BirdLife: The Magazine Jan-Mar 2018 - Page 44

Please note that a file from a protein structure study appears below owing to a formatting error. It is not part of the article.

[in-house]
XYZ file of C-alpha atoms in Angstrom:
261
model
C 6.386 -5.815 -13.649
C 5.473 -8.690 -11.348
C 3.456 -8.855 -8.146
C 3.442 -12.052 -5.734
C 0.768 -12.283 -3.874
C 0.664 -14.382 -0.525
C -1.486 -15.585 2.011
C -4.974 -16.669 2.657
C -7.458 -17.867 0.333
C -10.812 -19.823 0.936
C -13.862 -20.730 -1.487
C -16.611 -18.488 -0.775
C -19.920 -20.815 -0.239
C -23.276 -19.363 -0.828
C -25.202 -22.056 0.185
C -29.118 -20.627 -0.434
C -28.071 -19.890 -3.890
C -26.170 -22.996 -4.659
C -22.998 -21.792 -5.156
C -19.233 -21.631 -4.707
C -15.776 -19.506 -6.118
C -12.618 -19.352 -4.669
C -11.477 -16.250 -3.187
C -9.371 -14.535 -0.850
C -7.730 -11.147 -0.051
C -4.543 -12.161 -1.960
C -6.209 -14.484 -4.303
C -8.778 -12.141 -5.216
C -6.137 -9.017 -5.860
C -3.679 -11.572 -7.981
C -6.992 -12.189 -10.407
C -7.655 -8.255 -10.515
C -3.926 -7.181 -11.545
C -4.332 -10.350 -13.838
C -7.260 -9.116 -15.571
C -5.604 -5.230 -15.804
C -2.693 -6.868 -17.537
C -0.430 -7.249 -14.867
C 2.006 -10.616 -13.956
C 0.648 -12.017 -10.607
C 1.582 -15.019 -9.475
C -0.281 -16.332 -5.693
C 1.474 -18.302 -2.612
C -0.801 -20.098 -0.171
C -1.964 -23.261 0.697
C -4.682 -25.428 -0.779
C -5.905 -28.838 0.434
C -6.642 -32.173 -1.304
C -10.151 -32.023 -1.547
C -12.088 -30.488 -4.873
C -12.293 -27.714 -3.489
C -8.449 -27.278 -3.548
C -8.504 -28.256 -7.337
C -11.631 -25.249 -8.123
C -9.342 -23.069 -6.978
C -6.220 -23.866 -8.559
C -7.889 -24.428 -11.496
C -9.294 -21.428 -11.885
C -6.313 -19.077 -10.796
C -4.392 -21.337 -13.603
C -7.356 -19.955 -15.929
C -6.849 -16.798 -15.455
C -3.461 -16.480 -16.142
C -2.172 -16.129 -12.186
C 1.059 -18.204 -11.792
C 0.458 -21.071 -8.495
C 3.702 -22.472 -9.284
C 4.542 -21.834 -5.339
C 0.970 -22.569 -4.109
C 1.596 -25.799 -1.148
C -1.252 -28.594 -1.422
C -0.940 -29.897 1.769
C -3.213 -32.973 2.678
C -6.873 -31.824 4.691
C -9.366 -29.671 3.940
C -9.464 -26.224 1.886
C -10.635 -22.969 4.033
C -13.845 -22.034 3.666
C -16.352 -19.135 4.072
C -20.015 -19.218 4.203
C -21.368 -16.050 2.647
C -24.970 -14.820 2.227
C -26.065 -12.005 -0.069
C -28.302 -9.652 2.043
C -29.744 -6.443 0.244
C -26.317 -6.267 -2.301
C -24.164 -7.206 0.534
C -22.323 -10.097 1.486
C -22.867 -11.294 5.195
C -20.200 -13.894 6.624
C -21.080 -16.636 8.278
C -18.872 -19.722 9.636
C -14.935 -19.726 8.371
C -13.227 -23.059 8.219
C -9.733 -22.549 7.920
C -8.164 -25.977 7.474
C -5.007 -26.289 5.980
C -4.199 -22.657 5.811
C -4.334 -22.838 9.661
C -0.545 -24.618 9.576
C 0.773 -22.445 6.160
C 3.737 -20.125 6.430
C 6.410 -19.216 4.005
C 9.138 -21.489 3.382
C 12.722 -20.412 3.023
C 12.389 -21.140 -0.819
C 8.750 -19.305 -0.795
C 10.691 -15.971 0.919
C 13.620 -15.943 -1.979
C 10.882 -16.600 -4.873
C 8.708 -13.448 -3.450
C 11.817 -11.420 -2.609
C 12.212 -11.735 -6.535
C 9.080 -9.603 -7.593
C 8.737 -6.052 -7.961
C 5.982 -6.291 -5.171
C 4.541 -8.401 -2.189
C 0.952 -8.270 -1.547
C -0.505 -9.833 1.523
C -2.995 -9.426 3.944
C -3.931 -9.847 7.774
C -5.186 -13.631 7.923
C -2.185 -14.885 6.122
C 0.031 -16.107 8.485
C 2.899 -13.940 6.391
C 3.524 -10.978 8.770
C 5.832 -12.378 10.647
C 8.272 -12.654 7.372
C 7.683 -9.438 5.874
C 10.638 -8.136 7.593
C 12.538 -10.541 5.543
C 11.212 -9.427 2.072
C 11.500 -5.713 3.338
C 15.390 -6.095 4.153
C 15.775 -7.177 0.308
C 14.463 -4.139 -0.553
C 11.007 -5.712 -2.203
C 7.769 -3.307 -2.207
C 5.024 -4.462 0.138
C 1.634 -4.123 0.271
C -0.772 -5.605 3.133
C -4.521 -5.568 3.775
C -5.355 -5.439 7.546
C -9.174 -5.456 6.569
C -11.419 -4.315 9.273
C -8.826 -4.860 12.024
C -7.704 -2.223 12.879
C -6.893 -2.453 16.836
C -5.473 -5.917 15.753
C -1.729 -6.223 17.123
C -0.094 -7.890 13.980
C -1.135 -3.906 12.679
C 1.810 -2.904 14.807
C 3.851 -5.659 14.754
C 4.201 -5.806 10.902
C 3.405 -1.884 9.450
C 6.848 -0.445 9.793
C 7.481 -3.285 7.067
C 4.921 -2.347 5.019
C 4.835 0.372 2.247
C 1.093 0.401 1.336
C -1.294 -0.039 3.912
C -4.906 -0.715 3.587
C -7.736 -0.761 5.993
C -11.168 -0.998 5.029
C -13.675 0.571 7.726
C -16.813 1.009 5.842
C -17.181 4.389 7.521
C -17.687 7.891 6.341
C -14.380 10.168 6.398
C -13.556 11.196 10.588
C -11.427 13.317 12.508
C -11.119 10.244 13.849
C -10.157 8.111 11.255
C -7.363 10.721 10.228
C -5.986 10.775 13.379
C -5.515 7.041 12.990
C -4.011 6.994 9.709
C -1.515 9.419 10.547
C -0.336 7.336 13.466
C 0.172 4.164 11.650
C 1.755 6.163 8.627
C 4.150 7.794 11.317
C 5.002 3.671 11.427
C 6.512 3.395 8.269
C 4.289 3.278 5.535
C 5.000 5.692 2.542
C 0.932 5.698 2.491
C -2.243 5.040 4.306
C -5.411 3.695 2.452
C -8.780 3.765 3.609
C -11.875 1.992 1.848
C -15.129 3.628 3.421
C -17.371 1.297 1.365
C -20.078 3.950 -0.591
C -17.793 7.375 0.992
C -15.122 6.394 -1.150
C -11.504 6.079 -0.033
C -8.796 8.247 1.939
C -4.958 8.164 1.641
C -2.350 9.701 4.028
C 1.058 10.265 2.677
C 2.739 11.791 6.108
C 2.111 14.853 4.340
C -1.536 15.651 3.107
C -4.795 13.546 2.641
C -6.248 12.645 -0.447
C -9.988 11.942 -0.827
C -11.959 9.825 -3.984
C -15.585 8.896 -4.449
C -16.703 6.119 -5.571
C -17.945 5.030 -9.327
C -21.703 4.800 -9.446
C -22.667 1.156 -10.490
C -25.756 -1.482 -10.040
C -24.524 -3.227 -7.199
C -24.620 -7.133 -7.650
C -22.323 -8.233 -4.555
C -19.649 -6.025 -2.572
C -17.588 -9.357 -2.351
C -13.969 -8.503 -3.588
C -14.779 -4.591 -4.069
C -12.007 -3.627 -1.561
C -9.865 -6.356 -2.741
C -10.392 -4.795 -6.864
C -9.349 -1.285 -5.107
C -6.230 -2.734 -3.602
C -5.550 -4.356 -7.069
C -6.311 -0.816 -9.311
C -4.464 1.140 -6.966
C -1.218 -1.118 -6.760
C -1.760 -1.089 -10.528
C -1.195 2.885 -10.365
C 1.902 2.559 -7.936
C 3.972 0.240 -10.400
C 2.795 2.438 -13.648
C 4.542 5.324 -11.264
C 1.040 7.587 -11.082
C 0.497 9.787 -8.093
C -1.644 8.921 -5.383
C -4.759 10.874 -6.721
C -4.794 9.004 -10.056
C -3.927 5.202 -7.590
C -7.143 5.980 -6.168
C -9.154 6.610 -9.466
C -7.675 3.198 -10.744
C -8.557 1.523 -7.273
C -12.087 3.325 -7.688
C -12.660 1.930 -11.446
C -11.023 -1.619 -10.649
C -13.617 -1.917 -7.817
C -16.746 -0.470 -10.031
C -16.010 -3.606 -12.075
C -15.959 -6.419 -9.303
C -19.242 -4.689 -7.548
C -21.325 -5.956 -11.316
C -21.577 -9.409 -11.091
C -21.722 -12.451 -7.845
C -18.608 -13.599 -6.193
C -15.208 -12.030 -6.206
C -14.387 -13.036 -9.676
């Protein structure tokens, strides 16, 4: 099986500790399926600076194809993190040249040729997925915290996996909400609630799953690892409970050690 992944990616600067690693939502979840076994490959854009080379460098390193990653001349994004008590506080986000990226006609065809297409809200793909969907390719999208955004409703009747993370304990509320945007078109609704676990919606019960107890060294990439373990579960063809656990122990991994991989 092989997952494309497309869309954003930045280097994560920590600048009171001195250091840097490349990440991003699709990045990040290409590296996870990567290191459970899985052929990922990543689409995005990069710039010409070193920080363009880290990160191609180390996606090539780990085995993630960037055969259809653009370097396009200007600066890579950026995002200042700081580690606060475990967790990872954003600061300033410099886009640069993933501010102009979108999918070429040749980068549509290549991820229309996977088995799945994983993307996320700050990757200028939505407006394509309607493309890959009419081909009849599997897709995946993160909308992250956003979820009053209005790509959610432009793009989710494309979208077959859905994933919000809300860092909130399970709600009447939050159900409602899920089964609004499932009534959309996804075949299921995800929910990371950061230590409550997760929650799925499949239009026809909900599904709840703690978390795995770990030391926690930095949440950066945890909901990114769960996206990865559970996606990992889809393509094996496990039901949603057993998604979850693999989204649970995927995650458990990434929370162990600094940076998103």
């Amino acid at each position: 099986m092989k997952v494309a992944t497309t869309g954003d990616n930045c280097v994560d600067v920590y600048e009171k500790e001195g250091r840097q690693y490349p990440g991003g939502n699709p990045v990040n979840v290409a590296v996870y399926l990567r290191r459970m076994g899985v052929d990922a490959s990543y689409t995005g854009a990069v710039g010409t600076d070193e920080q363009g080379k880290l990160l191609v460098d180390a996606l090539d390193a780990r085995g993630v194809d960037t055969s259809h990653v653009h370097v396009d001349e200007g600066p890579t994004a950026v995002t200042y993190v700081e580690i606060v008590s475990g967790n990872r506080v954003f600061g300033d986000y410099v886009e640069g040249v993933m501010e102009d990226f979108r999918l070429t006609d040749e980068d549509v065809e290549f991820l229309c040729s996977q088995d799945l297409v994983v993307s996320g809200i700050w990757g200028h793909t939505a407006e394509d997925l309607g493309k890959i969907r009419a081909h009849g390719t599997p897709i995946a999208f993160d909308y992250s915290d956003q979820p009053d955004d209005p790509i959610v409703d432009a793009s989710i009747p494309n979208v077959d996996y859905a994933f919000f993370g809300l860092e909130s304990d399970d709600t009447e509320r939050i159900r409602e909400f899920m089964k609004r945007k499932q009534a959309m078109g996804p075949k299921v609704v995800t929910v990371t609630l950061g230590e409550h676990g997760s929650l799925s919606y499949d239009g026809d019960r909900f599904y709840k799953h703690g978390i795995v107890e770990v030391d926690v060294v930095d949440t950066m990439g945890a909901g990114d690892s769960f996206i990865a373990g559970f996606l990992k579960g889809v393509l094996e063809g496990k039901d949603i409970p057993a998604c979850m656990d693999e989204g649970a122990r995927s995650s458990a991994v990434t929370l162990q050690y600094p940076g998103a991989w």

ILLEGAL KILLING are targeted because they are seen as being in direct competition with man for game species such as grouse and pheasant. Culinary temptation, once again, serves up much food for thought. But while birds in Northern and Central Europe are more generally consumed as a delicacy, the situation in the Caucasus is more complicated. Here, birds are often seen as a free source of meat and income; in Azerbaijan, for example, illegally shot birds are openly sold along the roads bordering protected wetlands and reserves under the guise of being ‘chickens’, ‘geese’ or ‘domestic ducks’. A staggering 66% of the 457 species of native birds assessed for the review were reported to be known to be killed (or likely to be killed) illegally in significant numbers each year. The bird groups most seriously affected are waterbirds, followed by passerines. Alarmingly, all the native species of auk, heron, rail, gallinule, coot, pigeon, dove and thrush regularly found in all three regions are significantly affected. The Common Coot Fulica atra alone, Least Concern globally, but Near Threatened in Europe, has a mean estimate of more than 100,000 individuals illegally killed each year. The death toll imposed by illegal killing in these three regions may be too great for some species to bear, especially if they are already threatened. Little Bustard Tetrax tetrax (Near Threatened), for example, loses potentially as much as 10% 44 Mallard Anas platyrhynchos Photo John Fox 4 7 Eurasian Skylark Alauda arvensis Photo Thomas McDonnell illegally shot birds are sold along roads as ‘chickens’, ‘geese’ or ‘ducks’ of its entire global population to illegal killing in these regions each year. And for many migratory species, the threat of illegal killing in each country along their route comes alongside mortality from legal hunting and more diffuse threats such as habitat loss. The raptors of the skies – from the great eagles and falcons to the hawks, kites and ospreys – have captured our imaginations for centuries. But these awe-inspiring creatures have also long been persecuted by man, and in some cases to national extinction. It is perhaps unsurprising, therefore, that the new review has identified birds of prey as the bird group with the highest percentage of species affected by illegal killing. Some 15,100-68,500 individuals are estimated to be killed each year across the three regions. Of the 52 raptor species assessed, all but one – the Black-winged Kite Elanus caeruleus – are seriously affected by unchecked persecution through poisoning, shooting and trapping. Eurasian Buzzard Buteo buteo are the most negatively affected (a mean estimate of >10,000 killed) followed by European Honey-buzzard Pernis apivorus (a mean estimate of >5,000 killed). Of most pressing concern is the Pallid Harrier Circus macrourus (Near Threatened) with potentially as much as 10% of its European population illegally killed annually. The long arm of the law seems to have a woefully short reach when it comes to the protection of our birds. Illegal killing continues birdlife • Jan-Mar 2018